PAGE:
Protesters made their feelings known when CSG miner Metgasco was granted licences to search for gas in the Clarence Valley and Northern Rivers.
Protesters made their feelings known when CSG miner Metgasco was granted licences to search for gas in the Clarence Valley and Northern Rivers.

Clarence protected from CSG mining despite demand for gas

THE Clarence Valley and Northern Rivers have been quarantined from coal seam gas mining despite the $2 billion deal between the NSW and Federal governments to boost gas supply.

The Prime Minister, Scott Morrison and Premier Gladys Berejiklian, this week announced a landmark energy deal that promised to drop gas prices in the state.

Five years after the Northern Rivers community saw off CSG miner Metgasco the Member for Clarence, Chris Gulaptis, has ruled out coal seam gas mining in his electorate.

"After what happened last time, that won't be happening," Mr Gulaptis said.

"The community showed us exactly how they felt about CSG mining so I can't see any CSG licences being granted here."

The deal, announced on Thursday, aims to lower energy bills, strengthen the grid and reduce emissions throughout the state, through the "critical" supply of an additional 70 petajoules of gas into the east coast market.

Prime Minister Morrison said it would secure energy supply as Australia transitions to renewable power.

"There is no credible plan to lower emissions and keep electricity prices down that does not involve the greater use of gas as an important transition fuel," he said.

"This plan is about getting greater access to that gas, as a vital accompaniment to our record investment in renewables."

For the plan to work, NSW would receive $960 million in federal funding to upgrade the energy grid and invest in emissions reductions initiatives.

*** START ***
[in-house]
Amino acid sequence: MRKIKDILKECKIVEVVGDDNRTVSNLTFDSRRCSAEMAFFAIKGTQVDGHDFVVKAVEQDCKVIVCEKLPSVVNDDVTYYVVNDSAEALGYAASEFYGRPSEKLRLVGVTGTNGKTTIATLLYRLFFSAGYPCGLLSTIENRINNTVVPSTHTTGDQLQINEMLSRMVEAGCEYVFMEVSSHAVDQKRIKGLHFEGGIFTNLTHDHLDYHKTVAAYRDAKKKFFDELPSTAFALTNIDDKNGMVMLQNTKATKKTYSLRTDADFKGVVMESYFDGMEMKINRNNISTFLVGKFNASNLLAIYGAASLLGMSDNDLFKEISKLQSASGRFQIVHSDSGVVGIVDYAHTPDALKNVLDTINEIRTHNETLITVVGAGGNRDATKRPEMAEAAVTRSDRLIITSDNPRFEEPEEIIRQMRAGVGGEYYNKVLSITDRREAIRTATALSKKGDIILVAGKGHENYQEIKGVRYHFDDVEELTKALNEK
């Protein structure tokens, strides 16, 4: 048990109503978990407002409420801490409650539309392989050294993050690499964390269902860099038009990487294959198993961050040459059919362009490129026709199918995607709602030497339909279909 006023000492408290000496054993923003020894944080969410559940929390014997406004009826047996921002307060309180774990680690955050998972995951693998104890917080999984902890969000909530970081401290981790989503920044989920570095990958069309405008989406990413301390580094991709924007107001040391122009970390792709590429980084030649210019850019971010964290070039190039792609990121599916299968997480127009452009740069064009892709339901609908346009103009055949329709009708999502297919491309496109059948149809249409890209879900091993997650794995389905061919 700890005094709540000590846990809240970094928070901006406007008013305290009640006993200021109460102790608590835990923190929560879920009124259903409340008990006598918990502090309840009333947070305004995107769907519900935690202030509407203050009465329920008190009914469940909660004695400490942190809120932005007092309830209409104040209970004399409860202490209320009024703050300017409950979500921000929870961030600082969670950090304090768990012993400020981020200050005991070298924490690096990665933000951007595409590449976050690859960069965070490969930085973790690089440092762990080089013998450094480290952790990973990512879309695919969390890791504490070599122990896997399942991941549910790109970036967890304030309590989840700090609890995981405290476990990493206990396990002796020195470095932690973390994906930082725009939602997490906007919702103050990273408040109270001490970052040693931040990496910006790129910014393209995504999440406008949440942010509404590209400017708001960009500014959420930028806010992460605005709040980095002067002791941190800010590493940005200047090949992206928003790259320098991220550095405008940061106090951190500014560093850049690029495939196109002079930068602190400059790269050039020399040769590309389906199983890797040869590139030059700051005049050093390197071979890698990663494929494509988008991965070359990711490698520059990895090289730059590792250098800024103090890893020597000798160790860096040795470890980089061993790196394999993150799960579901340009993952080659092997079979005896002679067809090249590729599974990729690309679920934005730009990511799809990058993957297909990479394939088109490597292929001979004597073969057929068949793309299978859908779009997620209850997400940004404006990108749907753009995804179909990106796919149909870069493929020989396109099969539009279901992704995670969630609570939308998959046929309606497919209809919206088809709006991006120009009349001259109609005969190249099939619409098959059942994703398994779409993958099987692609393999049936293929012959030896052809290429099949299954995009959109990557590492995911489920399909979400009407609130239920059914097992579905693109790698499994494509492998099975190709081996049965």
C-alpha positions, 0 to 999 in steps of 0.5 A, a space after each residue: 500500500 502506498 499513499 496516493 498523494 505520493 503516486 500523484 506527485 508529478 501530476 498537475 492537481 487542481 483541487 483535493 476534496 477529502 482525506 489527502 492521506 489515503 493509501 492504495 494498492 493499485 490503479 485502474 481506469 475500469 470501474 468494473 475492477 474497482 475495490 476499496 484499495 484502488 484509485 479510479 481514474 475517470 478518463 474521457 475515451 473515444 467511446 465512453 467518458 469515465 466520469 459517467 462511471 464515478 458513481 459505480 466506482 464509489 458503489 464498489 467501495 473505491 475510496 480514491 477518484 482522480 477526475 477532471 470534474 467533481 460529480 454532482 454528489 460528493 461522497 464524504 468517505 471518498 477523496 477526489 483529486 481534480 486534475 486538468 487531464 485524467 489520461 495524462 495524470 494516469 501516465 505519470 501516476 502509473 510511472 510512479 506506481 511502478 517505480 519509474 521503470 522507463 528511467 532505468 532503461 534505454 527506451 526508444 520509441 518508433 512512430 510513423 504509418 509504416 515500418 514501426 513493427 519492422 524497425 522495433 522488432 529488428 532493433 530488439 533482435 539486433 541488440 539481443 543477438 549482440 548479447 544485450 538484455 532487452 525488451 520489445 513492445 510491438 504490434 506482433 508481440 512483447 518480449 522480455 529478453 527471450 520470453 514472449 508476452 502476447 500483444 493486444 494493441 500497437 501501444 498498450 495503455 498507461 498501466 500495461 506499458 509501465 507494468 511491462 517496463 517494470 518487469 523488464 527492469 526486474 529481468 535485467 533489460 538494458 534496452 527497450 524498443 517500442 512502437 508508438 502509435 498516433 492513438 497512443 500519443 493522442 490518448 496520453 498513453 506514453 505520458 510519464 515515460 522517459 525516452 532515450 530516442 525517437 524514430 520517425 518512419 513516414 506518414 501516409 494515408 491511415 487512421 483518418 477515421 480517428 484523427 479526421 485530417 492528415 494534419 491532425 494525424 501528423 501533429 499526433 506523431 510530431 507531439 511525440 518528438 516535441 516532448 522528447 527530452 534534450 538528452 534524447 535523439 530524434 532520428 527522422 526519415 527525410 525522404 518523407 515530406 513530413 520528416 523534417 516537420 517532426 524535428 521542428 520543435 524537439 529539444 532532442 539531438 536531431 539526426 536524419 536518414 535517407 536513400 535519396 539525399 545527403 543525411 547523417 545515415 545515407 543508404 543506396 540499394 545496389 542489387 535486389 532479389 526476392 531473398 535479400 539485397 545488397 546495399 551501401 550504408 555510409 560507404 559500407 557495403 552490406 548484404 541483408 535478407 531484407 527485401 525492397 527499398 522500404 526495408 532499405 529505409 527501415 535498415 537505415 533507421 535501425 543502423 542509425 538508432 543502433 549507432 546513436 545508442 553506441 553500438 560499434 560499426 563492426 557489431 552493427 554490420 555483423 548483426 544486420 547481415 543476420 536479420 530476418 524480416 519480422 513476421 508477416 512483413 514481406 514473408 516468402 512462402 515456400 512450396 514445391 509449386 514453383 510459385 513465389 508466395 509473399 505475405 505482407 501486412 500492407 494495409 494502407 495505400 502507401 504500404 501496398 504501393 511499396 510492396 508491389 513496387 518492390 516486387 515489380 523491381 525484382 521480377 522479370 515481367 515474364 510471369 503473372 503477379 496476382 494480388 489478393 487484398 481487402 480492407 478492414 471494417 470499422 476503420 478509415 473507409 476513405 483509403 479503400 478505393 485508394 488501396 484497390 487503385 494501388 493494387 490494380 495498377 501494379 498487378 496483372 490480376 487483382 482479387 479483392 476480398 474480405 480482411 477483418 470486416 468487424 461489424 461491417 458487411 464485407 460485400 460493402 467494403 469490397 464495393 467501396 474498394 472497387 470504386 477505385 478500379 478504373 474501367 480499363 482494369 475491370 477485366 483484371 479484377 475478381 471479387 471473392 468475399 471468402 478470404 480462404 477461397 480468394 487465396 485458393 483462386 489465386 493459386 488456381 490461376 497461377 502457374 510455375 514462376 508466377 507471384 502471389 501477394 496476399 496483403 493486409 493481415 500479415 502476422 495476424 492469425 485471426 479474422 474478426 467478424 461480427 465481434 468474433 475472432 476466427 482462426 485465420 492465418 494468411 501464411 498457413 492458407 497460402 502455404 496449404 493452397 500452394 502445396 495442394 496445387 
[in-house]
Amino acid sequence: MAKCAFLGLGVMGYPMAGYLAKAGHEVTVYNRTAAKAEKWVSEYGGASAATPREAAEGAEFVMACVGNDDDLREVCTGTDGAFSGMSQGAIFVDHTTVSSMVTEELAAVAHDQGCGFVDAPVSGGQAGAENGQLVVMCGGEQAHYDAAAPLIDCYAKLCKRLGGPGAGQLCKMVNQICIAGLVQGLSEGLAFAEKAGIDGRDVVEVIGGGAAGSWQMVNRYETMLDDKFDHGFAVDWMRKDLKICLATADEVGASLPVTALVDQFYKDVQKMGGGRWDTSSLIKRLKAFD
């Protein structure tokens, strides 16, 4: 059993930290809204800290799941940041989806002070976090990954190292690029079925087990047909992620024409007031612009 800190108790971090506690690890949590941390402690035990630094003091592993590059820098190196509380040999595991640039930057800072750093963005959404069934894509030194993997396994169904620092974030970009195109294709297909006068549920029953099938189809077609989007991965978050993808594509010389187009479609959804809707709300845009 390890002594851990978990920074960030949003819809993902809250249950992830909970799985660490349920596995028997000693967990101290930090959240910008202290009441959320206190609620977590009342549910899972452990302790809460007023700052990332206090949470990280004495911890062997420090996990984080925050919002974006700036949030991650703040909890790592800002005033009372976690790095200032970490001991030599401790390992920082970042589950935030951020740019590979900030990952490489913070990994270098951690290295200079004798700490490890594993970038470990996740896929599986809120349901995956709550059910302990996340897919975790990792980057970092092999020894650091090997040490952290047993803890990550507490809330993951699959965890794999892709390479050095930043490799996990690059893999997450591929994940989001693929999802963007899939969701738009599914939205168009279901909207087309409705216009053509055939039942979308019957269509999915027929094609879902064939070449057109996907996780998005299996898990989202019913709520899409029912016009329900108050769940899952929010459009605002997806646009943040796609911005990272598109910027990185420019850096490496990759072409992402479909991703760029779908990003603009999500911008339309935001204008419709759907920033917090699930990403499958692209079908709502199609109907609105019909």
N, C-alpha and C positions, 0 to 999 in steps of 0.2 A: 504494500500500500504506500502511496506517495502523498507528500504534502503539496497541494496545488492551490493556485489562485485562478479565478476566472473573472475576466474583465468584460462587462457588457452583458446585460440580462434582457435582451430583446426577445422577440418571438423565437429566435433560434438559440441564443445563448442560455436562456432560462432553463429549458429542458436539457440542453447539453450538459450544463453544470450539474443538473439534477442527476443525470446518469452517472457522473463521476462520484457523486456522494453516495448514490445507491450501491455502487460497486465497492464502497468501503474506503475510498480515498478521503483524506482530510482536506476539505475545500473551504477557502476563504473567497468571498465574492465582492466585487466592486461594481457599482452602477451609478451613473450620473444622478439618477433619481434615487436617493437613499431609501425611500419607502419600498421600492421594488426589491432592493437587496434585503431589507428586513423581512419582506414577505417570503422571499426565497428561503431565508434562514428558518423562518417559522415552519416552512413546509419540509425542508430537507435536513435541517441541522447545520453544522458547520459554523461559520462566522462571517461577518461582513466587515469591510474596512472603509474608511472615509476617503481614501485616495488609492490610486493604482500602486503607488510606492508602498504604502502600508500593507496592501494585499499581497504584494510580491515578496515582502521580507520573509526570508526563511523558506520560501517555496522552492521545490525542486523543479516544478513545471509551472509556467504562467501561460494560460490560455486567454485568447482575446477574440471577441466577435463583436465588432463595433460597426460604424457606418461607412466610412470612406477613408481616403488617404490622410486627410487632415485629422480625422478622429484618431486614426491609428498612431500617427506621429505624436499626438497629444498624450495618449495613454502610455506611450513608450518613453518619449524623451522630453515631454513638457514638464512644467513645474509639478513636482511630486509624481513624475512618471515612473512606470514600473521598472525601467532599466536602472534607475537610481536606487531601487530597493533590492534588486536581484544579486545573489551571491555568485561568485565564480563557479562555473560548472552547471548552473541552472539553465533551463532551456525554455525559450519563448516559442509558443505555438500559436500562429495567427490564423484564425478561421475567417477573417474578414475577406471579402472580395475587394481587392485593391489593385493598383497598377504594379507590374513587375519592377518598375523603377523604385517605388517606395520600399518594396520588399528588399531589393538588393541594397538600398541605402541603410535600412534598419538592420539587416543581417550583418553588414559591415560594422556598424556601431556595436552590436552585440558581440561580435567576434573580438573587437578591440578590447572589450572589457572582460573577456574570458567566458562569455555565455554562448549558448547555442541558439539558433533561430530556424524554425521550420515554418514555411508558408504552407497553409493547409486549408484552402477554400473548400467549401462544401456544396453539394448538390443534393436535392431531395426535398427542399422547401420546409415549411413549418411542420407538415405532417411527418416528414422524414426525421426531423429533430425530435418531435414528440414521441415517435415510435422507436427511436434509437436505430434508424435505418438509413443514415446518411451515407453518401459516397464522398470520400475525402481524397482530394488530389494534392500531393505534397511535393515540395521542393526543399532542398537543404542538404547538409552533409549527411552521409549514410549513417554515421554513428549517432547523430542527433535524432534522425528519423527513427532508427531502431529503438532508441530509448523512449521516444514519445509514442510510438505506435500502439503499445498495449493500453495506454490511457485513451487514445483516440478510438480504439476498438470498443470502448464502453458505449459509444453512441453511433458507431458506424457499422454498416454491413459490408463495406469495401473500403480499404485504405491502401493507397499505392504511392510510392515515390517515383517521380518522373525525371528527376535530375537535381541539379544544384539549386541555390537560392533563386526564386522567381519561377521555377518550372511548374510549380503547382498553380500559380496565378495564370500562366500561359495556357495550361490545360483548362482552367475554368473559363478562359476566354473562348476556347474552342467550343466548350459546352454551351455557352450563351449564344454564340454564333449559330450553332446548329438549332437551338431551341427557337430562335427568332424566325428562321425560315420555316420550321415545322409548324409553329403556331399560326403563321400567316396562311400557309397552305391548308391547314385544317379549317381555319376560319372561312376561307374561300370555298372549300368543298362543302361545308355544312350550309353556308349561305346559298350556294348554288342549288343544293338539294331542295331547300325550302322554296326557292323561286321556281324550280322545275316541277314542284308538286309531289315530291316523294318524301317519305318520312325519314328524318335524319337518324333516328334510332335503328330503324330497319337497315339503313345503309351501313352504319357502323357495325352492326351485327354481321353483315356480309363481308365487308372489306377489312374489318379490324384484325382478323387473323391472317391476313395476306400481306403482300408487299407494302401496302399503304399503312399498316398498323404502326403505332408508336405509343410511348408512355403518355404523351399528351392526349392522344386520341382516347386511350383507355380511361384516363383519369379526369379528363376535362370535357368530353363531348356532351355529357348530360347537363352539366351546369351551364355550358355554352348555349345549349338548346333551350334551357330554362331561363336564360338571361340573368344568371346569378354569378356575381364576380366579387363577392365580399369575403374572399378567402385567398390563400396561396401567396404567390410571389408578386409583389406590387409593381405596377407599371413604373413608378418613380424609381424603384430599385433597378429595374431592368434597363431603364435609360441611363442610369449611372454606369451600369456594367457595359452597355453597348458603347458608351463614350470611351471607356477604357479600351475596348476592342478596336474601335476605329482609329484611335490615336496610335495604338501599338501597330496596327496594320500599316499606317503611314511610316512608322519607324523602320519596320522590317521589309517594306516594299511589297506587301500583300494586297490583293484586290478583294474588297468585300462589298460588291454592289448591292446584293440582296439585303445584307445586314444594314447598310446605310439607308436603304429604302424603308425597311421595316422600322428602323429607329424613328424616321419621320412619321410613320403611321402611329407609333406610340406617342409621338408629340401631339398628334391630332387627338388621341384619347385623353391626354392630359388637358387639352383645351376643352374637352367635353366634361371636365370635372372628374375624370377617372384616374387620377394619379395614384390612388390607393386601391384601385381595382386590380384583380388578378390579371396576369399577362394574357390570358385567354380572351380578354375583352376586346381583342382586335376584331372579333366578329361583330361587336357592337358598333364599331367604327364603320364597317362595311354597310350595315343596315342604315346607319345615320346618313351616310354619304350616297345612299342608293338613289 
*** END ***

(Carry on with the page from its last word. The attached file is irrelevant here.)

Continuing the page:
The state and federal governments would jointly underwrite the grid upgrades in the HumeLink interconnector from Snowy Hydro to southern NSW, as well as the Queensland-NSW interconnector.

The plan also secured coal supply for the Mount Piper Power Station, which supplies around 15 per cent of the state's energy.

Low coal supplies from the nearby Springvale mine have placed the station in "coal conservation mode" since September.

Just where the gas will come from has been a source of conjecture.

Market analysts have noted the 70 petajoule figure matched the expected yield from the contentious Santos project on the Narrabri CSG fields.

Ms Berejiklian said the Santos project was not the only possible source.

"We have two or three options before us including terminals, import terminals at Port Kembla and potentially Newcastle in addition to the Narrabri project … one of those three things will satisfy our arrangements," she said.

Vanessa Petrie, the CEO of Beyond Zero Emissions, which promotes industry use of alternative energy sources, said the deal pushed NSW closer to economic irrelevance.

"Gas only leads to higher energy prices, more greenhouse gas pollution, and worsening climate impacts such as the unprecedented bushfires that NSW has seen this summer," she said.

"We should be leapfrogging over this environmentally and financially disastrous fossil fuel, and backing clean, affordable clean-energy innovation like renewable hydrogen and a fully renewables-powered industry sector instead."

Ms Petrie said that just this week, Swedish and Finnish steel firm Svenskt Stål AB announced it would make fossil fuel-free steel by 2026, using emissions-free, renewable hydrogen instead of coal or gas.

"Other countries are racing ahead of Australia to manufacture the zero-carbon products that will keep the revenue and investment coming in," she said.

"The world is passing us by, but we can't look beyond our short-term, ideological obsession with climate-damaging fossil fuels.

"Our elected leaders must listen to experts, scientists and investors, and do what's needed to ensure manufacturing and industry jobs in NSW, while supporting the wellbeing and livelihoods of thousands of people who depend on them."